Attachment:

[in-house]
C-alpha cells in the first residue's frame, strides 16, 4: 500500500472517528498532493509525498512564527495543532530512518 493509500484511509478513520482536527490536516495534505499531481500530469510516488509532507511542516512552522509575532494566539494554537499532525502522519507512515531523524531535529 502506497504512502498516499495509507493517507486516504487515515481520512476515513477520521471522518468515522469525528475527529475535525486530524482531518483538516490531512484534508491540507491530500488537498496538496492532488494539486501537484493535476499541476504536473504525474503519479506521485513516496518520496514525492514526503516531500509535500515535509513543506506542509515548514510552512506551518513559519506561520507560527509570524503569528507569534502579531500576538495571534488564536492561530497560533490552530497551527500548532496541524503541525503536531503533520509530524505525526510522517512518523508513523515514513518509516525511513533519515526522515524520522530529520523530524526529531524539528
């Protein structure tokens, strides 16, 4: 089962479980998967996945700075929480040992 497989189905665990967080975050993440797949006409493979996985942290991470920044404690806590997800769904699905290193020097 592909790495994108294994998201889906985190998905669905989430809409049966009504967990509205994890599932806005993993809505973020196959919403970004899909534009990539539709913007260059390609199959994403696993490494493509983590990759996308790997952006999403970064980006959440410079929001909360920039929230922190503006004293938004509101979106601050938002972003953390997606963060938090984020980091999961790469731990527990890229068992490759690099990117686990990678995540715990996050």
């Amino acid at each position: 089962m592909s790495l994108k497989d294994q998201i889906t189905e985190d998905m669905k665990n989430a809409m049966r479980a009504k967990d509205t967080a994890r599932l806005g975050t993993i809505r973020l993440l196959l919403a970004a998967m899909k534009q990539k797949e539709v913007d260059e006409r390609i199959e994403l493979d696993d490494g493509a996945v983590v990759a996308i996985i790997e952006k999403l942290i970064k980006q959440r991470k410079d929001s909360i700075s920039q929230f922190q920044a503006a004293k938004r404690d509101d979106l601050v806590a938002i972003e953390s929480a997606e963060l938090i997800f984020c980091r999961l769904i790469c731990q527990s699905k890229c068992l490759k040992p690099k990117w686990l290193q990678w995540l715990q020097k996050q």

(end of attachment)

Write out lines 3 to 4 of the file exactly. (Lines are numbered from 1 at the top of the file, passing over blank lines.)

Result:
């Protein structure tokens, strides 16, 4: 089962479980998967996945700075929480040992 497989189905665990967080975050993440797949006409493979996985942290991470920044404690806590997800769904699905290193020097 592909790495994108294994998201889906985190998905669905989430809409049966009504967990509205994890599932806005993993809505973020196959919403970004899909534009990539539709913007260059390609199959994403696993490494493509983590990759996308790997952006999403970064980006959440410079929001909360920039929230922190503006004293938004509101979106601050938002972003953390997606963060938090984020980091999961790469731990527990890229068992490759690099990117686990990678995540715990996050």
């Amino acid at each position: 089962m592909s790495l994108k497989d294994q998201i889906t189905e985190d998905m669905k665990n989430a809409m049966r479980a009504k967990d509205t967080a994890r599932l806005g975050t993993i809505r973020l993440l196959l919403a970004a998967m899909k534009q990539k797949e539709v913007d260059e006409r390609i199959e994403l493979d696993d490494g493509a996945v983590v990759a996308i996985i790997e952006k999403l942290i970064k980006q959440r991470k410079d929001s909360i700075s920039q929230f922190q920044a503006a004293k938004r404690d509101d979106l601050v806590a938002i972003e953390s929480a997606e963060l938090i997800f984020c980091r999961l769904i790469c731990q527990s699905k890229c068992l490759k040992p690099k990117w686990l290193q990678w995540l715990q020097k996050q």